Mondelo advocates the development approach, noting the franchise youth academies, “are not in the business of having to win a Championship.” Alfonso believes the fully funded aspect of a franchise academy will help support the best players, the clubs “taking them not just because they can afford to pay for the training, but based on their ability.” MLS allows each academy to determine its own level of overall investment, but requires them to fully cover the costs of the selected players.
Irish-born Ed Kelly is a former U.S. national team player, head of the New England Eagles FC, and head Boston College soccer coach for 19 years, during which time he coached Charlie Davis, formerly with the Boston Bolts and recently signed with Hammarby. Kelly sees the Academy league, where club coaches won’t have to worry about relegation, as a remedy to the “win at all cost” mentality. He said, “You’re talking about development. Some of the [MaPLE] games are so bad because people are so paranoid about getting promoted or getting relegated, and they forget about playing soccer. They forget what they’re in business for, as far as developing players.”
But it is a business, and Kelly witnessed the club compensation conflict emerge around Davis when he was transferred to Hammarby. “Charlie Davis left Boston College to go to Hammarby, and Hammarby sent to papers to me and to [the club] to sign releases, but the Bolts would not sign the release and they demanded that they get compensation, and Charlie had to give them $10,000 of his [own] money so he would sign the release. Tri-Valley and Delco signed off, but the Bolts did not sign off . . . their view on it was that he was a scholarship player, that they funded him when he was playing for them for a year or two.”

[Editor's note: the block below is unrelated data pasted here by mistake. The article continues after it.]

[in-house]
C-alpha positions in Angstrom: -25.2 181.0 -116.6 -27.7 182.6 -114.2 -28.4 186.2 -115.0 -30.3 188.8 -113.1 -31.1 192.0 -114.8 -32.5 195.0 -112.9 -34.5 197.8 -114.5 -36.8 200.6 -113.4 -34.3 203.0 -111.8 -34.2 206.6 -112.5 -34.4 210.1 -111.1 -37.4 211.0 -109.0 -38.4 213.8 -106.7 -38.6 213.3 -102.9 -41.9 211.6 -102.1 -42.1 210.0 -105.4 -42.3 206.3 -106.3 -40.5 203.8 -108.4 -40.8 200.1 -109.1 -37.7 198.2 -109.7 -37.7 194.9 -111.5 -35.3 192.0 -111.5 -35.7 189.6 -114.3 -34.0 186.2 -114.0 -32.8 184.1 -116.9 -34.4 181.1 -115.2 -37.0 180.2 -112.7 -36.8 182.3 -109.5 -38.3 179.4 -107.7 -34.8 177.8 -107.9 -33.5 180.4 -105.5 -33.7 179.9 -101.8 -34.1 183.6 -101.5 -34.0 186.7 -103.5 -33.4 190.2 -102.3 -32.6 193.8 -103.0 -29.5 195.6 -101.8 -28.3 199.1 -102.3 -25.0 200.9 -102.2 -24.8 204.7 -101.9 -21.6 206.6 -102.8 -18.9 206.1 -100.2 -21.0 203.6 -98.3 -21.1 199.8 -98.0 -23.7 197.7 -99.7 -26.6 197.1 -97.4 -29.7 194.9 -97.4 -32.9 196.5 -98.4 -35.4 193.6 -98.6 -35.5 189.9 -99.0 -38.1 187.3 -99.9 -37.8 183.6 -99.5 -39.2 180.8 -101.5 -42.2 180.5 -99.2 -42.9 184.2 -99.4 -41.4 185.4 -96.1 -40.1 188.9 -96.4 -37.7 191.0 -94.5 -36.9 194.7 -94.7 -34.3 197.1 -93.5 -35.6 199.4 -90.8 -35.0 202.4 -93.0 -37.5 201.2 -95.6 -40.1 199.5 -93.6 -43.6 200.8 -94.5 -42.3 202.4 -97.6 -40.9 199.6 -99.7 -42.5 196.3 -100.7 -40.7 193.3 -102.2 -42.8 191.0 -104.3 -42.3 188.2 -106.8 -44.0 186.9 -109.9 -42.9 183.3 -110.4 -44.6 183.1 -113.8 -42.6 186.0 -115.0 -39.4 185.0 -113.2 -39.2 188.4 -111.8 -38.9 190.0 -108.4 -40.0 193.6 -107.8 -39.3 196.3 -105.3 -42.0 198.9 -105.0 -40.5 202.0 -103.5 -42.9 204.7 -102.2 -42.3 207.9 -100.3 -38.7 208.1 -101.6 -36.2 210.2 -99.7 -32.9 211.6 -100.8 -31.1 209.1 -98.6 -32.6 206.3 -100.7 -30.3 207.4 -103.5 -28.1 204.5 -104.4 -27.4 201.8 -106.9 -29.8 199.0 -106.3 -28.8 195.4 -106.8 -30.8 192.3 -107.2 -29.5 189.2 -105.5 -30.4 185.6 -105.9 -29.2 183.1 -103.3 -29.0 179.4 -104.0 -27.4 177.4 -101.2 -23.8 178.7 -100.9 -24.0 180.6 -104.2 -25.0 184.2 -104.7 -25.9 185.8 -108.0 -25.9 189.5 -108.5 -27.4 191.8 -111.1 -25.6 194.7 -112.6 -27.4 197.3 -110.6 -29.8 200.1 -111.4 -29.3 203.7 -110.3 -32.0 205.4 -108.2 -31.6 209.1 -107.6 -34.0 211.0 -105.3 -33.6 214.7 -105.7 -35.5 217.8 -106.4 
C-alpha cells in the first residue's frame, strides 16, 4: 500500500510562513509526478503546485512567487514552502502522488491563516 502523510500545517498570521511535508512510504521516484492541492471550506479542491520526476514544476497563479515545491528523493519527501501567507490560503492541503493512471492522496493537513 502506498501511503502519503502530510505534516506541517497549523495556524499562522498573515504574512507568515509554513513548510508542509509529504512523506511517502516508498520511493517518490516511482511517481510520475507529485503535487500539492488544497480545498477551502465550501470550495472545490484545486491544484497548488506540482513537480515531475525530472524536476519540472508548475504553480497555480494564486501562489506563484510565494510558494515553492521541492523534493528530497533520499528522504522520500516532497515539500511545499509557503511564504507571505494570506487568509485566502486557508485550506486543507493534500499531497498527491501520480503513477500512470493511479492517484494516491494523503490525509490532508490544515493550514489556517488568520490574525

Strong academies require substantial funding
Fully developed, youth academies require massive investment in terms of personnel, facilities, transportation, and materials, which are shared with the first team and reserves. West Brom’s Robinson states that annually “clubs can invest anything between GB500,000 up to 10 million [annually] depending on club.” Overseas, higher costs are often driven by the purchase of international youth talent, currently a hotly debated issue as it is seen limiting roster opportunities for native players, and thus the development of national team players. Robinson’s aim is to create local talent and support them with two or three notables from outside the area.
England native Peter Bradley is the director the PDL Crusaders and Mass Premier Soccer (MPS), which is building three facilities with multiple indoor and outdoor fields in the suburbs north, west, and south of Boston. Bradley is heavily invested in the development process of boys and girls from the very early years and also scouting, much in the way of the larger English clubs.
Moreover, Bradley claims MPS is the top U.S. provider of MLS and overseas professionals, having sent over 30 players in all, including Joseph Ngwenya and goalkeeper Troy Perkins. He spoke about the needs and objectives of academy directors. “They want to see players like Wayne Rooney come through. Then eventually if he’s sold for $10, 15, 20 million, then job done – we’ve brought this boy up from eight, he’s now being sold for $20 million – that now substantiates our academy program for the next X number of years . . . Where’s the next Michael Owen? Where’s the next whoever it may be? We have to find him, because otherwise you can’t have your nice turf fields and your nice staff and your going to lose your athletic trainer and you’re going to lose your doctor . . . The bottom line means that the club must make one to five player sales [annually] to support the club.”